It just isn't interesting or original enough, but they sure try to make it more than it is. The problem is,…
Somebody's going to have to do me a favour here.
I know it might be difficult and that because you only know me through Letterboxd (and possibly Twitter and maybe a wrestling forum) but just do your best. The next time you see or sense me being curious about a film that I know I am going to absolutely hate, then please stop me. By any means necessary.
As I remarked to Ahab on a list earlier today, at one point during this film I found myself making farting noises with my hand under my armpit. I probably should have done something more constructive like turn it off and watch something that I might have enjoyed or done some work…
I like this movie way more than I probably should. It's not the best looking movie. I hated the book. I am passed its target demographic by a good decade.
But all the same I thought this movie was something wonderful. It evokes what it feels like to be a teenager as well as any movie I have ever seen. The three leads are all fantastic. The music is perfectly chosen. There's a handful of scenes that have stayed with me years after I first saw it.
I don't fully love the end of the story, and that would be my one complaint, but besides that I think "The Perks of Being a Wallflower" is a really special movie.
TPoBaW is a retrospective look at high school even though nobody in the film is looking back.
The present flashes before us on screen. The joys and sorrows of three teenagers as they muddle through the minefield of their youths is sincerely presented, but there's a nostalgia to it. As Emma Watson rises up in the backseat of a truck speeding through a tunnel and spreads her arms in youthful abandon to Bowie's immortal rock ballad, we are with her both now and after the fact. All at once it is happening and has already happened. And so when Logan Lerman looks up at her lovingly and says, 'In this moment, we are infinite,' we understand exactly what he means.…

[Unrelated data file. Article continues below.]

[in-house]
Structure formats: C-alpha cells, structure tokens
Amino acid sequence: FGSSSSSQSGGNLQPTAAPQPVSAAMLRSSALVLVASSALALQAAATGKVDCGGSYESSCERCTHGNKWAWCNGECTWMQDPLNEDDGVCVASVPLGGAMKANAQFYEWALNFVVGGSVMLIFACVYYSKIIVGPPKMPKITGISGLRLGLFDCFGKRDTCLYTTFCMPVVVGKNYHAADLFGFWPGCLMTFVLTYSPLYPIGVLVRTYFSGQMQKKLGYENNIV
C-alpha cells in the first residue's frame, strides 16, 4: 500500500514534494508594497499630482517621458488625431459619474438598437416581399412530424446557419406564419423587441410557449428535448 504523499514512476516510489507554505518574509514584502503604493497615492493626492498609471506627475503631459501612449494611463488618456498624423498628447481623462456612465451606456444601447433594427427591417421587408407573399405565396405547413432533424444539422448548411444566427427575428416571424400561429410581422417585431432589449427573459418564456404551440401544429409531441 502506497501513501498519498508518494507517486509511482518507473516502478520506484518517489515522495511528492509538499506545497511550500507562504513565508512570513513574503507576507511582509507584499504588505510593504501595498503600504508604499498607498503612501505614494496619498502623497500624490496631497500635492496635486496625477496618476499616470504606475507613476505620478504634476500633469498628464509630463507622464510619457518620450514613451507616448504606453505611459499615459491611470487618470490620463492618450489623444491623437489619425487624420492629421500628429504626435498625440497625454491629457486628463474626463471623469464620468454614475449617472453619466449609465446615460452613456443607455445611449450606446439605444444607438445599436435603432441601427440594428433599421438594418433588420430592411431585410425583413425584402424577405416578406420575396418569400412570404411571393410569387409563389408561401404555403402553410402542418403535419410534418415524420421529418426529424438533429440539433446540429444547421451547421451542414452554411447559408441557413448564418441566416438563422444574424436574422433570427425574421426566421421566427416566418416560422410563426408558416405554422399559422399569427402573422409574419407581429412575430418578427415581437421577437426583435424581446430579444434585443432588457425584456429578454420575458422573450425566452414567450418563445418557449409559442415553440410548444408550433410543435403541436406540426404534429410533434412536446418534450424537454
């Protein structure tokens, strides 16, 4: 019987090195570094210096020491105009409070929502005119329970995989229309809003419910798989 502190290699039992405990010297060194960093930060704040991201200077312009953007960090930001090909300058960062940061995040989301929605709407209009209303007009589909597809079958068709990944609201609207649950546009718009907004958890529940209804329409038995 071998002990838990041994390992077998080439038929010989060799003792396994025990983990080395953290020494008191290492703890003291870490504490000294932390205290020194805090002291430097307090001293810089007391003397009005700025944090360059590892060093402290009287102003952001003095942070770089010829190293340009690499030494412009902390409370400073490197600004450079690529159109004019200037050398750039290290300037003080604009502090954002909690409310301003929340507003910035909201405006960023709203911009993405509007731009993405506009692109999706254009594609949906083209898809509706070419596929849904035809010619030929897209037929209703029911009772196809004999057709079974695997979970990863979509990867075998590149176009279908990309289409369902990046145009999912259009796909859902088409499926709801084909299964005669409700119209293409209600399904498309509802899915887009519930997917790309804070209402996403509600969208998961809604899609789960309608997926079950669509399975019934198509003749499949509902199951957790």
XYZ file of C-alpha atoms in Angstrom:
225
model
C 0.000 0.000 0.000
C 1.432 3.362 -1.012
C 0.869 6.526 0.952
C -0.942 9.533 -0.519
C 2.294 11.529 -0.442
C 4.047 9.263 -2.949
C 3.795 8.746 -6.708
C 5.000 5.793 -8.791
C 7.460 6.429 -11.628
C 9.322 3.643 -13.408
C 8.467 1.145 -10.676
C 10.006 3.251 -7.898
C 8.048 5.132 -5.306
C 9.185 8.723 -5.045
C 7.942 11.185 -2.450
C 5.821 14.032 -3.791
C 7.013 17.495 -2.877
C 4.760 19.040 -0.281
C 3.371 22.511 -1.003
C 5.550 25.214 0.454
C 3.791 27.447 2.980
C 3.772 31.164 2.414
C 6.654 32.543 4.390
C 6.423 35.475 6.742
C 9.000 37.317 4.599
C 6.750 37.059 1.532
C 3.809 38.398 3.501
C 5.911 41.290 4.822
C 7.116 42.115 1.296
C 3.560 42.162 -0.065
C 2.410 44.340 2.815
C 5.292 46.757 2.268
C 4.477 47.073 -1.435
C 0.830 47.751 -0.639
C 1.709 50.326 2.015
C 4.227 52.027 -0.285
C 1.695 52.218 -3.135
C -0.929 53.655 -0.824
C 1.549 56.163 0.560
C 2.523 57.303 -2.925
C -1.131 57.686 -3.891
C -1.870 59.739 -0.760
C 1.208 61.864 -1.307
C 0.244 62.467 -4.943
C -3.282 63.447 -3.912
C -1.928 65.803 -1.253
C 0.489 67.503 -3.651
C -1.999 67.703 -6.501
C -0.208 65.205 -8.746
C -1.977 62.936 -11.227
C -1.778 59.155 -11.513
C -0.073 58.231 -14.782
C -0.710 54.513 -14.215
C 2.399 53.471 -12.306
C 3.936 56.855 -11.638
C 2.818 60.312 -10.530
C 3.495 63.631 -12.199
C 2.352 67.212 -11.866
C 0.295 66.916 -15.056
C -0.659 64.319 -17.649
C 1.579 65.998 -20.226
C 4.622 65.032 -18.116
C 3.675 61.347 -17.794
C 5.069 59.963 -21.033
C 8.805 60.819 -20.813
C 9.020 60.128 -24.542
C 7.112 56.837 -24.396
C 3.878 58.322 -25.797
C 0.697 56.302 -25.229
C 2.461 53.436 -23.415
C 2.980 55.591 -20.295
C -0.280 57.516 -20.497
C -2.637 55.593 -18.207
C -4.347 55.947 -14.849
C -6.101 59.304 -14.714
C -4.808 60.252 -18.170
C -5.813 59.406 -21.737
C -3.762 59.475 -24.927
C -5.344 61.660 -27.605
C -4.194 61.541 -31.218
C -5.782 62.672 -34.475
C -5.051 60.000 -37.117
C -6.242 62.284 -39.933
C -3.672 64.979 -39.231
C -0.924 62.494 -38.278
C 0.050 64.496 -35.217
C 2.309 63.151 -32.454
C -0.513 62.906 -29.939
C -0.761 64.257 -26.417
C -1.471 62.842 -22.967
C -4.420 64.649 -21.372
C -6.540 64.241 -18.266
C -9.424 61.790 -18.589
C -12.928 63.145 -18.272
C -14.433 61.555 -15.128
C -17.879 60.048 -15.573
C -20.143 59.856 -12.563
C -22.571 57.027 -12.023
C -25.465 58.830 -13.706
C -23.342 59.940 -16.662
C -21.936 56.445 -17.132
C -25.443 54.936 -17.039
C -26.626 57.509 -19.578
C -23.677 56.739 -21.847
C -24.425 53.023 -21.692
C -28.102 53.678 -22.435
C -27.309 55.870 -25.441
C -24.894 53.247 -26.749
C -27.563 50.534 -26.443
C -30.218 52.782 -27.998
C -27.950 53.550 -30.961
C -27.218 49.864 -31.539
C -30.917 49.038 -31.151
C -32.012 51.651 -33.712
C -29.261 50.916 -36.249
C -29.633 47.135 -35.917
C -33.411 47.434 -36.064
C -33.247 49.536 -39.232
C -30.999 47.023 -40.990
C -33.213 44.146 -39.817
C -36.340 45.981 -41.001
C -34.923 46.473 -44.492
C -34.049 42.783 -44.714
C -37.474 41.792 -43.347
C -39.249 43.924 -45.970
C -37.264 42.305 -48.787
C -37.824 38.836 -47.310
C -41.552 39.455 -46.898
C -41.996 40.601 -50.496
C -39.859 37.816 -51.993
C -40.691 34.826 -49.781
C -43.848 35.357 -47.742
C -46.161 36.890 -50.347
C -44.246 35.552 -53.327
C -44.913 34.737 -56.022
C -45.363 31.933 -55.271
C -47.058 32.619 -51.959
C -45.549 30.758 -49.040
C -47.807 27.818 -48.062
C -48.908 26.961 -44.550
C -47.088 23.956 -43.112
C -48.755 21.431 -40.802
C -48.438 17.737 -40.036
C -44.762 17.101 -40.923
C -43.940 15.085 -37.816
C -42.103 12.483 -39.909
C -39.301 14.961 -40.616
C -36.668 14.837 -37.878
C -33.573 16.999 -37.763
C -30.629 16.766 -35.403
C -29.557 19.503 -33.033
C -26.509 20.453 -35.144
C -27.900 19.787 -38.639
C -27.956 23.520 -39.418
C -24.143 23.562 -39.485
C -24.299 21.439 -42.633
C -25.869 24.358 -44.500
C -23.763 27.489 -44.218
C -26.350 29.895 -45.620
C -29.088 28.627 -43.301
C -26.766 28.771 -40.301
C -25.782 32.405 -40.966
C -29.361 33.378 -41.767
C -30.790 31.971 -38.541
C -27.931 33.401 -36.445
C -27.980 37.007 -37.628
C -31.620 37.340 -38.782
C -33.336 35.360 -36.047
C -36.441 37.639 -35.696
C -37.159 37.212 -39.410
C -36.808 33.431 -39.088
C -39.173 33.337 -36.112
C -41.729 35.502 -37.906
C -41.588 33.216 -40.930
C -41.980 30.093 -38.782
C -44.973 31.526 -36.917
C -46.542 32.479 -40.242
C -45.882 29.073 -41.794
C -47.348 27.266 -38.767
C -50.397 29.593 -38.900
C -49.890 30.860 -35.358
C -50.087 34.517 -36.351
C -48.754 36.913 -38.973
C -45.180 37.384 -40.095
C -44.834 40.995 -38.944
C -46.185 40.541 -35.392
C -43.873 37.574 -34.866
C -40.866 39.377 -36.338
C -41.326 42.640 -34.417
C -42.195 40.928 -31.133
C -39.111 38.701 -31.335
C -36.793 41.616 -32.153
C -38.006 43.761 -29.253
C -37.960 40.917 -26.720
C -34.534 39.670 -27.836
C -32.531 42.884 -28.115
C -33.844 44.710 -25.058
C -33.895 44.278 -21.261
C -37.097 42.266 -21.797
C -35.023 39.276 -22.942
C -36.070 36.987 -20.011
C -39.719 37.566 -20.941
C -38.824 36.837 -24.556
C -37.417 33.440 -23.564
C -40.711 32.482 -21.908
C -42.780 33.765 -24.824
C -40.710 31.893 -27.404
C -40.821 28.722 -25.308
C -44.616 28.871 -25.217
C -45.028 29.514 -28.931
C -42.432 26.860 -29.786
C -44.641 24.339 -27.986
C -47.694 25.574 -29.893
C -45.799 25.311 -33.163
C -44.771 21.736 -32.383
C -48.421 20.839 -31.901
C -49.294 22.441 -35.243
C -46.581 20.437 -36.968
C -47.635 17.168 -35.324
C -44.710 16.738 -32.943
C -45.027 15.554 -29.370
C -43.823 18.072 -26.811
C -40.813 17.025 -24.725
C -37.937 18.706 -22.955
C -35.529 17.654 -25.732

I think this film has had a lot of stick for no good reason.
I agree The Perks of Being a Wallflower stereotypes teenage problems, hinting at important things like homosexuality and even suicide, yet never delves deeper than the surface. It's a bit like a slideshow of all the issues young adults face during high school without focusing on anything in particular.
Despite this, I find this an absolutely delightful film. The performances are brilliant, and the soundtrack is nothing short of perfect.
In particular, the last 3 minutes featuring Charlie's Last Letter and the final rendition of Bowie's Heroes never fails to bring tears to my eyes.
This film may not tick all the boxes it set out to, but it's a wonderful novel adaptation and one of my favourites, despite Emma Watson's sometimes dodgy American accent.